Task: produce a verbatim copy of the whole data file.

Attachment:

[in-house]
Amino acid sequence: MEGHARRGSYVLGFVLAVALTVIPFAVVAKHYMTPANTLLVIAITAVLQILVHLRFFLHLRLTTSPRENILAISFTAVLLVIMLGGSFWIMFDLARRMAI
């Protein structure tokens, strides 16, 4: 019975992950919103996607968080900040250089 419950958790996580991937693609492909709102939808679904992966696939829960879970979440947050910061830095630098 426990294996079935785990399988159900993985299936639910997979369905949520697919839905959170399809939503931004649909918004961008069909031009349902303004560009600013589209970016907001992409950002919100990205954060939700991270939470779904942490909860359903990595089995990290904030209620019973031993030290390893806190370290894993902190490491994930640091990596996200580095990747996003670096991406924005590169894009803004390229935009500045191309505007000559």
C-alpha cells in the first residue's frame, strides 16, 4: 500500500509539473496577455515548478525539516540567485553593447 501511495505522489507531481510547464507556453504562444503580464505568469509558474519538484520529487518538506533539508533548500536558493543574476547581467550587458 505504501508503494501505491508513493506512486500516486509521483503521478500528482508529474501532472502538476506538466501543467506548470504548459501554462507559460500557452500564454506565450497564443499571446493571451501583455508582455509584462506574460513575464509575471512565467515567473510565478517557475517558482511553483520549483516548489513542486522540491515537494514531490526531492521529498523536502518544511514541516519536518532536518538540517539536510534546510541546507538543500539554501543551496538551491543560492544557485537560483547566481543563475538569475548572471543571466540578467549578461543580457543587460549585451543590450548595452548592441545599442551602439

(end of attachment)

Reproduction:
[in-house]
Amino acid sequence: MEGHARRGSYVLGFVLAVALTVIPFAVVAKHYMTPANTLLVIAITAVLQILVHLRFFLHLRLTTSPRENILAISFTAVLLVIMLGGSFWIMFDLARRMAI
């Protein structure tokens, strides 16, 4: 019975992950919103996607968080900040250089 419950958790996580991937693609492909709102939808679904992966696939829960879970979440947050910061830095630098 426990294996079935785990399988159900993985299936639910997979369905949520697919839905959170399809939503931004649909918004961008069909031009349902303004560009600013589209970016907001992409950002919100990205954060939700991270939470779904942490909860359903990595089995990290904030209620019973031993030290390893806190370290894993902190490491994930640091990596996200580095990747996003670096991406924005590169894009803004390229935009500045191309505007000559």
C-alpha cells in the first residue's frame, strides 16, 4: 500500500509539473496577455515548478525539516540567485553593447 501511495505522489507531481510547464507556453504562444503580464505568469509558474519538484520529487518538506533539508533548500536558493543574476547581467550587458 505504501508503494501505491508513493506512486500516486509521483503521478500528482508529474501532472502538476506538466501543467506548470504548459501554462507559460500557452500564454506565450497564443499571446493571451501583455508582455509584462506574460513575464509575471512565467515567473510565478517557475517558482511553483520549483516548489513542486522540491515537494514531490526531492521529498523536502518544511514541516519536518532536518538540517539536510534546510541546507538543500539554501543551496538551491543560492544557485537560483547566481543563475538569475548572471543571466540578467549578461543580457543587460549585451543590450548595452548592441545599442551602439